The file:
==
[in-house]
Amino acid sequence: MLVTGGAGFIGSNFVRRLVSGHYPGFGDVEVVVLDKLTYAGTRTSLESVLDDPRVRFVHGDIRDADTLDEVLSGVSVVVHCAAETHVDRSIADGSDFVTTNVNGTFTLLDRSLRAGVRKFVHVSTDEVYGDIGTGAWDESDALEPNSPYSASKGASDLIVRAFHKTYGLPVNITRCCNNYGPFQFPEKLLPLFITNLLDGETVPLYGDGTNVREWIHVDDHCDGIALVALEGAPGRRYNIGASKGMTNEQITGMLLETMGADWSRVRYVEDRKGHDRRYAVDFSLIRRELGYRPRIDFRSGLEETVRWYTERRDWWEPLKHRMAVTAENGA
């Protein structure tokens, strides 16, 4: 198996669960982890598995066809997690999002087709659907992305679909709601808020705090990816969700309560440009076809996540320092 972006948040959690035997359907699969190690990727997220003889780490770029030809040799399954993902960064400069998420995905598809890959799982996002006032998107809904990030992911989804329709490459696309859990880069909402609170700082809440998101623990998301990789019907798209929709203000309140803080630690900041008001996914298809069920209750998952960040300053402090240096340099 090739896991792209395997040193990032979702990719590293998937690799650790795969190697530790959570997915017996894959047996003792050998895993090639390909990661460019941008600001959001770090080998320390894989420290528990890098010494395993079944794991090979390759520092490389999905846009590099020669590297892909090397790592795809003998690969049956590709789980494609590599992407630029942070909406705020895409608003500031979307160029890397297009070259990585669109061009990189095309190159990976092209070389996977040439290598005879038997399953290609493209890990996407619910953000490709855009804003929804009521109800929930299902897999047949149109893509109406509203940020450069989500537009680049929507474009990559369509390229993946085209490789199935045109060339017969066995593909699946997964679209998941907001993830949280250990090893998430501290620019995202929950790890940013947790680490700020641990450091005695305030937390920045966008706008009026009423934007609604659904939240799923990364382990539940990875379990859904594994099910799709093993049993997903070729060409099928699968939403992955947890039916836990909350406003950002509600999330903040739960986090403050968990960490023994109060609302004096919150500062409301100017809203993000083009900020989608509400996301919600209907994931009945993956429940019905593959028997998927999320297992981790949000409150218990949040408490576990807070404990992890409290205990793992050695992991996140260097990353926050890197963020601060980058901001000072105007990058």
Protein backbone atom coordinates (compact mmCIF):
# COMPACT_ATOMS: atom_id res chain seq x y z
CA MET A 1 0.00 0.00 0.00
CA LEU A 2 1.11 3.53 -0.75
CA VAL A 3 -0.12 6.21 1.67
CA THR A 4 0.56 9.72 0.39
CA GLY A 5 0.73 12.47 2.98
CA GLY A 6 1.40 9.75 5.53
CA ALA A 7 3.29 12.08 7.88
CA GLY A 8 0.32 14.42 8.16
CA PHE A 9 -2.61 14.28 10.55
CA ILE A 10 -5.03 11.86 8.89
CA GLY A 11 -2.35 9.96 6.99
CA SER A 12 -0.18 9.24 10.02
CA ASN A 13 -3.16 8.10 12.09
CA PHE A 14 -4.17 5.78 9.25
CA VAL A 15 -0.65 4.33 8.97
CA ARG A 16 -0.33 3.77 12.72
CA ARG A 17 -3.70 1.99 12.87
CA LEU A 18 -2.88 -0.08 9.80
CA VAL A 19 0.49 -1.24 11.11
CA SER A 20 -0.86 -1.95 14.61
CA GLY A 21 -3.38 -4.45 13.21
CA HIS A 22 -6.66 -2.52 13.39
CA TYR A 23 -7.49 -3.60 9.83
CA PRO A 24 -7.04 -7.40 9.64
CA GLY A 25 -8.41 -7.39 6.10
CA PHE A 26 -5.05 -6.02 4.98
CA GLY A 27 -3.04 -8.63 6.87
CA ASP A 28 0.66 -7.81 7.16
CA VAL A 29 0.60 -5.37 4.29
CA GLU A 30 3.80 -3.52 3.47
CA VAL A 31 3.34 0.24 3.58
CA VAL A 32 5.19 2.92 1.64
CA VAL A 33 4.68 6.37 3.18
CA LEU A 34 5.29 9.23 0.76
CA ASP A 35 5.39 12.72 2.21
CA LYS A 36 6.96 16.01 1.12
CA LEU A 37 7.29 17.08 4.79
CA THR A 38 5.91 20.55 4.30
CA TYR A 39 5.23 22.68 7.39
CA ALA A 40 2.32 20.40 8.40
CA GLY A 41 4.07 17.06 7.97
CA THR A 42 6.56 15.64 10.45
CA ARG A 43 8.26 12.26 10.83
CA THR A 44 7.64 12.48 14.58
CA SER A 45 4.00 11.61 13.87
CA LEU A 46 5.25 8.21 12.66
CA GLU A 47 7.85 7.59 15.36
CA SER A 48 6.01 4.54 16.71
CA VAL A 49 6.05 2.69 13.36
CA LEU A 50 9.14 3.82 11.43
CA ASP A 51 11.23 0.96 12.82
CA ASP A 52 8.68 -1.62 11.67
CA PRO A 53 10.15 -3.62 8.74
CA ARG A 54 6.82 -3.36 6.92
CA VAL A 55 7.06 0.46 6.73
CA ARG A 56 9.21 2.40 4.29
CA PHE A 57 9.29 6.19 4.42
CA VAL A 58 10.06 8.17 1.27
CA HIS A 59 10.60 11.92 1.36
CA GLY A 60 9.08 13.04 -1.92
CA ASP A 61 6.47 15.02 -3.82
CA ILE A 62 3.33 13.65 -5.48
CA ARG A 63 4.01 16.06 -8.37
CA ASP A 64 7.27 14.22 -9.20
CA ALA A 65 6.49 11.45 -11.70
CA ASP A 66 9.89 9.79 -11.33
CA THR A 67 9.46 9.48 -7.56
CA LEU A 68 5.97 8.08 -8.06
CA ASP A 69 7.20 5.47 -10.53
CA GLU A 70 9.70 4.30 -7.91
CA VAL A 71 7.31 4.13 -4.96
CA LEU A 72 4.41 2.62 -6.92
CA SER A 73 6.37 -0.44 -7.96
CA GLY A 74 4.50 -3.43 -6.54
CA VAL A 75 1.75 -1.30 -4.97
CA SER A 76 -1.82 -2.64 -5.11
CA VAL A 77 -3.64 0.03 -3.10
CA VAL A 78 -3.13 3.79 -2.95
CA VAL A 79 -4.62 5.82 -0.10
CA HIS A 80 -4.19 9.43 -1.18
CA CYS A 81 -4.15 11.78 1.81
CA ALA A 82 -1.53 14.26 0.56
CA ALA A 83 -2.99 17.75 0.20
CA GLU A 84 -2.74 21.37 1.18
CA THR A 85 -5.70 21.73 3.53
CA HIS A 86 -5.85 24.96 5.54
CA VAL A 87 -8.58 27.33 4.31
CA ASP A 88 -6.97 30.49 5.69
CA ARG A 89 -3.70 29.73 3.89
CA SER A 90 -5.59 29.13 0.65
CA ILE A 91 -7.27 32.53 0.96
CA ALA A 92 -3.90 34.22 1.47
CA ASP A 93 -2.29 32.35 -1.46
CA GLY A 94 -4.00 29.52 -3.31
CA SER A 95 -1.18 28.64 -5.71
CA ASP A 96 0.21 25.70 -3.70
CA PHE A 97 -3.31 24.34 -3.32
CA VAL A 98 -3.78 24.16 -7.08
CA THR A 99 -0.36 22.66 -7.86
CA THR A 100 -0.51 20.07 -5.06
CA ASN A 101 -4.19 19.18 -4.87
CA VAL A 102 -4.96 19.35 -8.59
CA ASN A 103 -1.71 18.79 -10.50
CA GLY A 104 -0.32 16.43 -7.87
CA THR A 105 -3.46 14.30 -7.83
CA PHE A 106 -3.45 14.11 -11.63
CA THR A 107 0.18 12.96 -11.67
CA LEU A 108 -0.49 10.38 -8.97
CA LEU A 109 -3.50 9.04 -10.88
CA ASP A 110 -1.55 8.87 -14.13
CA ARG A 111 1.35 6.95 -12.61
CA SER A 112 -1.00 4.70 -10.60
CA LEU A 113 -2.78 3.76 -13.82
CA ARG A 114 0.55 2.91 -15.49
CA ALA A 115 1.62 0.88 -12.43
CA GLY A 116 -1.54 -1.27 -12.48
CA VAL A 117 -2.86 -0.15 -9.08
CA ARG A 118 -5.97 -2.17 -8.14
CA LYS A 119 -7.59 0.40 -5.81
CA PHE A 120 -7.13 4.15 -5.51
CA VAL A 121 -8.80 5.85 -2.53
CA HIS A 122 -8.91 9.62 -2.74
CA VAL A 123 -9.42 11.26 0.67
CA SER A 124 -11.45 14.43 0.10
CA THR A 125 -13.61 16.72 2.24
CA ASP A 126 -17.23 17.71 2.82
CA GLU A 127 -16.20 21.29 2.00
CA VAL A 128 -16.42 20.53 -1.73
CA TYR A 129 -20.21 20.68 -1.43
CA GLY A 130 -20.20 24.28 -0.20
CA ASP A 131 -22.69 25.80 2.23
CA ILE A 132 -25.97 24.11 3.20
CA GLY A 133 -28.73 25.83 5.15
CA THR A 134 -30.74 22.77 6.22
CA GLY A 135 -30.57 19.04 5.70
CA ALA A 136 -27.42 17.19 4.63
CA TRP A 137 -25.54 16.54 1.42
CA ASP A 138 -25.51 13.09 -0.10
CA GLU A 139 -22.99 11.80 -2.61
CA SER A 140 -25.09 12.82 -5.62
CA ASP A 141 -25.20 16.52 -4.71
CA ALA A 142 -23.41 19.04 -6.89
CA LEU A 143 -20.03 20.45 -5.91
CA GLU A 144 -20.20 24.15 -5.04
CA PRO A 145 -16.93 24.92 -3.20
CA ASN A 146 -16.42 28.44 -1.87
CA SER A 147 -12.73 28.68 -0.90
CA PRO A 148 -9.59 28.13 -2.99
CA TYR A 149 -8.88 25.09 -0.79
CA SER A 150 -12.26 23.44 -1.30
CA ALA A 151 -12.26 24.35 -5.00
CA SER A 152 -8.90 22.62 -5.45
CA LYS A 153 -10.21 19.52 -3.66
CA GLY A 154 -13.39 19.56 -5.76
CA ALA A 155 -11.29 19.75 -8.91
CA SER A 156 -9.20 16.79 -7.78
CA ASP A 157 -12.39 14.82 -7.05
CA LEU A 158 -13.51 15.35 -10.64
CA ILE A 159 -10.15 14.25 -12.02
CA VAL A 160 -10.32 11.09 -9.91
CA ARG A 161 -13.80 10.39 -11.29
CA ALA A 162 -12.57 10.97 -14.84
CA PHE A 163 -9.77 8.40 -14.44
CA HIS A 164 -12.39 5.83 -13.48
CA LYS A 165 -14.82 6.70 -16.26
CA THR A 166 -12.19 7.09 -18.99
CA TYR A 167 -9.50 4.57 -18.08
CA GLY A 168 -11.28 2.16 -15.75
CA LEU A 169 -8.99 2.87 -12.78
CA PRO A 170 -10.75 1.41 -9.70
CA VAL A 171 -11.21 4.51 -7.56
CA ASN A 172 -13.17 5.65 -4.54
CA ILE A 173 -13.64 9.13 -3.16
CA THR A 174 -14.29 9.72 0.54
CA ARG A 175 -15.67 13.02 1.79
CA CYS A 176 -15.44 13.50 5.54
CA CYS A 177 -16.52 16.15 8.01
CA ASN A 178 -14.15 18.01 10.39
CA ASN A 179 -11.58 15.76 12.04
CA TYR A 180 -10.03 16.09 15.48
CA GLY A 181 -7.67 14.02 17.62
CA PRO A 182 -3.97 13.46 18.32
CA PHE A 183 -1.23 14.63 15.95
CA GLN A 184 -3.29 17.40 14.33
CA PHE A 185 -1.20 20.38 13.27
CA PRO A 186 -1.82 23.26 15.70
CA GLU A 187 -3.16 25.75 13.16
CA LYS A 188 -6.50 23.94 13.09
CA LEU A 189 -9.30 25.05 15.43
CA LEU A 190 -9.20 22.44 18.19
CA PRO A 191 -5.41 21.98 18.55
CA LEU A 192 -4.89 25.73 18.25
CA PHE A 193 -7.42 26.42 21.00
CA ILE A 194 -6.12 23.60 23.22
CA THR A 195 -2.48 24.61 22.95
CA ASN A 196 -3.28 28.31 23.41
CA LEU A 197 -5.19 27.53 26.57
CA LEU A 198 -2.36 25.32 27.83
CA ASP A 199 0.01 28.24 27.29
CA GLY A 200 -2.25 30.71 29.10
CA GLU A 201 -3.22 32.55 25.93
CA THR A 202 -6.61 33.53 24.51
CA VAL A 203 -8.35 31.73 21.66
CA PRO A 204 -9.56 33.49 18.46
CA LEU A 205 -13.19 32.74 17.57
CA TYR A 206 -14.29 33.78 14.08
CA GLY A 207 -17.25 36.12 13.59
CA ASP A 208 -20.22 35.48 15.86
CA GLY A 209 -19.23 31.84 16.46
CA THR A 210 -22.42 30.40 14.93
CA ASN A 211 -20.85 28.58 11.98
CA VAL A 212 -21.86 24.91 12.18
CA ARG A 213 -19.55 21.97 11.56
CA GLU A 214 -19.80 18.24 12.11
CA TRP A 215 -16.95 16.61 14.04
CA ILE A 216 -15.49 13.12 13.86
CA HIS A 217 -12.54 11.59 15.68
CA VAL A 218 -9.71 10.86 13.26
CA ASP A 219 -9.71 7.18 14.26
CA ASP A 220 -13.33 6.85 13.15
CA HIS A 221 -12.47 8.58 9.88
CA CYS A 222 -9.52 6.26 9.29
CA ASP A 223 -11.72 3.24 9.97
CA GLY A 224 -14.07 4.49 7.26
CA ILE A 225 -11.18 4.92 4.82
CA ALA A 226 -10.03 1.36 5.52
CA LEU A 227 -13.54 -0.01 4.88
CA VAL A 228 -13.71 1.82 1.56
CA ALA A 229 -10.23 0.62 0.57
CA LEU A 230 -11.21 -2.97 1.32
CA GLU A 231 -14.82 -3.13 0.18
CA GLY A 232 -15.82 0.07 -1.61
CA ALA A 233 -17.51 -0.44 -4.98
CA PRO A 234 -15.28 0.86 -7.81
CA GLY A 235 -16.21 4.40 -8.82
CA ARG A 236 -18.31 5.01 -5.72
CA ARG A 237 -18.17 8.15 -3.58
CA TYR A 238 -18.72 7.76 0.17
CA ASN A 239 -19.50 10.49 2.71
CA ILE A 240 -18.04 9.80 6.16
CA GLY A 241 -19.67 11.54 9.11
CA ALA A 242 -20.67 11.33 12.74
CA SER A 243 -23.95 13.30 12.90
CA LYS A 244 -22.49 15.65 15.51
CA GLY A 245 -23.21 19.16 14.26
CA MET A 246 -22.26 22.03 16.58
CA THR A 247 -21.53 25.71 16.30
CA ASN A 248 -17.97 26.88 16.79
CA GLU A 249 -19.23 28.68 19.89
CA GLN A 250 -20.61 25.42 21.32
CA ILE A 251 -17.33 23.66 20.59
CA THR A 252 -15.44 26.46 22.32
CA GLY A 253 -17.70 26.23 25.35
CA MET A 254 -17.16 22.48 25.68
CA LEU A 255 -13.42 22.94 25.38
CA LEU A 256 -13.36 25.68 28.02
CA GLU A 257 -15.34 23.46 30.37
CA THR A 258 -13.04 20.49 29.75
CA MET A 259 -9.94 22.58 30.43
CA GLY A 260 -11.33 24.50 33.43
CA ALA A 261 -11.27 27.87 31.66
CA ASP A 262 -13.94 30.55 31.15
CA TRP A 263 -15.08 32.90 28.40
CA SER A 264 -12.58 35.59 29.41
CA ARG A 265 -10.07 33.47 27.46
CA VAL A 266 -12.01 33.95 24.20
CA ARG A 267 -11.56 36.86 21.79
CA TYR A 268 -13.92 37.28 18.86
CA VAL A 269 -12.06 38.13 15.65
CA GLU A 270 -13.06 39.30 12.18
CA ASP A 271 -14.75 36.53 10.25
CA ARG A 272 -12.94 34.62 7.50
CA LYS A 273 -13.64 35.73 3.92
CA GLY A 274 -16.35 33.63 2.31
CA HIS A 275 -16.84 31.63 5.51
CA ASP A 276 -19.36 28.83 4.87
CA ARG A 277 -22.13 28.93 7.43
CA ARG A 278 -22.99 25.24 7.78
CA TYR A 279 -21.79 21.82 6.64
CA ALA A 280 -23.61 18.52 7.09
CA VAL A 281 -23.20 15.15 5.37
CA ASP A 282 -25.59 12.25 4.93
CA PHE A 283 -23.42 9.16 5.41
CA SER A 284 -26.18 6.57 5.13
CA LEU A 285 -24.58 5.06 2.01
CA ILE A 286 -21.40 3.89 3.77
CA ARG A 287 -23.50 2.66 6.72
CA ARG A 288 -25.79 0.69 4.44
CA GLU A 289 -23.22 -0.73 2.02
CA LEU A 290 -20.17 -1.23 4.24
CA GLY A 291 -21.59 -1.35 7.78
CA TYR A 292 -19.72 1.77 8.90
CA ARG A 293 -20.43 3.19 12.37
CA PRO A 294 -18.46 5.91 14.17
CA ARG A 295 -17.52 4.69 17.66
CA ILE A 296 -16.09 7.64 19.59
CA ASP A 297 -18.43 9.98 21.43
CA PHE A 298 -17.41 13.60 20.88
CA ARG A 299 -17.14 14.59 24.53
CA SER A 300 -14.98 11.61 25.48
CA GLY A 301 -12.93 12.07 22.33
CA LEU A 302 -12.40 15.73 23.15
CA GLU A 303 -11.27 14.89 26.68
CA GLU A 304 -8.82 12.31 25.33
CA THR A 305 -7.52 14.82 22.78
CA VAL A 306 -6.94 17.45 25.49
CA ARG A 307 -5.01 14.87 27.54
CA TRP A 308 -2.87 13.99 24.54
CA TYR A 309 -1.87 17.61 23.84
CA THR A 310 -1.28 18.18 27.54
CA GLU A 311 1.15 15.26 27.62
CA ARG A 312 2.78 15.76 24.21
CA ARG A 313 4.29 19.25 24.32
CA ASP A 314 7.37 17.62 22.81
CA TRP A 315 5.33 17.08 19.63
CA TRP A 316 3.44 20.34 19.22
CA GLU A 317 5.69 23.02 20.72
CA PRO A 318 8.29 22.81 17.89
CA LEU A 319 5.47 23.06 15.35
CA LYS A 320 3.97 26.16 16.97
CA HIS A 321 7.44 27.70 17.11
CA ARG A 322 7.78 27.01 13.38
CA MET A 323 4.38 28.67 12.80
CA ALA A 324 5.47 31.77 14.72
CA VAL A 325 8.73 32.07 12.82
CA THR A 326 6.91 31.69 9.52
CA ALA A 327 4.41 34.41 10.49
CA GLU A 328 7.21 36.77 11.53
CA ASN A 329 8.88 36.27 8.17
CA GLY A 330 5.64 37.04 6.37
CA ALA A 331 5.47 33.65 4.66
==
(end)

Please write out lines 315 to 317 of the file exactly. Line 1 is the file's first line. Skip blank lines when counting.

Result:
CA THR A 310 -1.28 18.18 27.54
CA GLU A 311 1.15 15.26 27.62
CA ARG A 312 2.78 15.76 24.21